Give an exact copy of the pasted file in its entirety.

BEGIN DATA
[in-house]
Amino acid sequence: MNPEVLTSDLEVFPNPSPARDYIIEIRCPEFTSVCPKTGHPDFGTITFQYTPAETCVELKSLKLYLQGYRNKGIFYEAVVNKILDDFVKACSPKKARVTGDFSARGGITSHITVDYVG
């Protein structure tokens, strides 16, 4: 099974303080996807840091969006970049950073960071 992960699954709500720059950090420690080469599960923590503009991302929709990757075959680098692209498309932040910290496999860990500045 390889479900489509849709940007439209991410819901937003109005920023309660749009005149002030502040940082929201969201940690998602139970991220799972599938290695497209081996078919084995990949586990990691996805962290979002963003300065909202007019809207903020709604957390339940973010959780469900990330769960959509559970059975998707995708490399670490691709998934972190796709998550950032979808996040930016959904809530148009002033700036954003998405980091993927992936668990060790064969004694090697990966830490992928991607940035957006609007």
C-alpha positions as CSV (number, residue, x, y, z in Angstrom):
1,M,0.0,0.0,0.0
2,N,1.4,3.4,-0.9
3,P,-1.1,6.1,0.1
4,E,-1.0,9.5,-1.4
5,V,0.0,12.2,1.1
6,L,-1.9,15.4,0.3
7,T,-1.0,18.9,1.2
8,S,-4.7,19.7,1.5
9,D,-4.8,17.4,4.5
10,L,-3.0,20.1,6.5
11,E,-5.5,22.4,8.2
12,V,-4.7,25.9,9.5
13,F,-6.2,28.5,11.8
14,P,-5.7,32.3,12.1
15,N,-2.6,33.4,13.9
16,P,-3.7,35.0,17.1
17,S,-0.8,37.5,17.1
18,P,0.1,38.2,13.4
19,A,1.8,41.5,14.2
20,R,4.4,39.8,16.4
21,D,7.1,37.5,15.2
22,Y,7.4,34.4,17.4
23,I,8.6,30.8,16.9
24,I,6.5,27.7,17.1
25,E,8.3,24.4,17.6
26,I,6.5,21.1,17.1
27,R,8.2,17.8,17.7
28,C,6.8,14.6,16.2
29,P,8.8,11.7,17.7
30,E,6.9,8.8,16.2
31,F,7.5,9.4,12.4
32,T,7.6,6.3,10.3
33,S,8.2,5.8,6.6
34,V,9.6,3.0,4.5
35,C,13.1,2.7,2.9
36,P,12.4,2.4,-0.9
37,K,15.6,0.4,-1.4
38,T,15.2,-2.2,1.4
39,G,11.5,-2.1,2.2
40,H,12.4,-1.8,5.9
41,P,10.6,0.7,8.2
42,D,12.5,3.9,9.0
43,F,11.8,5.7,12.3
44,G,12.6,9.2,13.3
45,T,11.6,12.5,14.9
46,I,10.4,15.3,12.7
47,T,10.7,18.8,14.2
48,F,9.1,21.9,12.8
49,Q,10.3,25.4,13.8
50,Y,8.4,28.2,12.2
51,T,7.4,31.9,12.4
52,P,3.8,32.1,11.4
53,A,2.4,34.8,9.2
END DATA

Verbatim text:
[in-house]
Amino acid sequence: MNPEVLTSDLEVFPNPSPARDYIIEIRCPEFTSVCPKTGHPDFGTITFQYTPAETCVELKSLKLYLQGYRNKGIFYEAVVNKILDDFVKACSPKKARVTGDFSARGGITSHITVDYVG
């Protein structure tokens, strides 16, 4: 099974303080996807840091969006970049950073960071 992960699954709500720059950090420690080469599960923590503009991302929709990757075959680098692209498309932040910290496999860990500045 390889479900489509849709940007439209991410819901937003109005920023309660749009005149002030502040940082929201969201940690998602139970991220799972599938290695497209081996078919084995990949586990990691996805962290979002963003300065909202007019809207903020709604957390339940973010959780469900990330769960959509559970059975998707995708490399670490691709998934972190796709998550950032979808996040930016959904809530148009002033700036954003998405980091993927992936668990060790064969004694090697990966830490992928991607940035957006609007």
C-alpha positions as CSV (number, residue, x, y, z in Angstrom):
1,M,0.0,0.0,0.0
2,N,1.4,3.4,-0.9
3,P,-1.1,6.1,0.1
4,E,-1.0,9.5,-1.4
5,V,0.0,12.2,1.1
6,L,-1.9,15.4,0.3
7,T,-1.0,18.9,1.2
8,S,-4.7,19.7,1.5
9,D,-4.8,17.4,4.5
10,L,-3.0,20.1,6.5
11,E,-5.5,22.4,8.2
12,V,-4.7,25.9,9.5
13,F,-6.2,28.5,11.8
14,P,-5.7,32.3,12.1
15,N,-2.6,33.4,13.9
16,P,-3.7,35.0,17.1
17,S,-0.8,37.5,17.1
18,P,0.1,38.2,13.4
19,A,1.8,41.5,14.2
20,R,4.4,39.8,16.4
21,D,7.1,37.5,15.2
22,Y,7.4,34.4,17.4
23,I,8.6,30.8,16.9
24,I,6.5,27.7,17.1
25,E,8.3,24.4,17.6
26,I,6.5,21.1,17.1
27,R,8.2,17.8,17.7
28,C,6.8,14.6,16.2
29,P,8.8,11.7,17.7
30,E,6.9,8.8,16.2
31,F,7.5,9.4,12.4
32,T,7.6,6.3,10.3
33,S,8.2,5.8,6.6
34,V,9.6,3.0,4.5
35,C,13.1,2.7,2.9
36,P,12.4,2.4,-0.9
37,K,15.6,0.4,-1.4
38,T,15.2,-2.2,1.4
39,G,11.5,-2.1,2.2
40,H,12.4,-1.8,5.9
41,P,10.6,0.7,8.2
42,D,12.5,3.9,9.0
43,F,11.8,5.7,12.3
44,G,12.6,9.2,13.3
45,T,11.6,12.5,14.9
46,I,10.4,15.3,12.7
47,T,10.7,18.8,14.2
48,F,9.1,21.9,12.8
49,Q,10.3,25.4,13.8
50,Y,8.4,28.2,12.2
51,T,7.4,31.9,12.4
52,P,3.8,32.1,11.4
53,A,2.4,34.8,9.2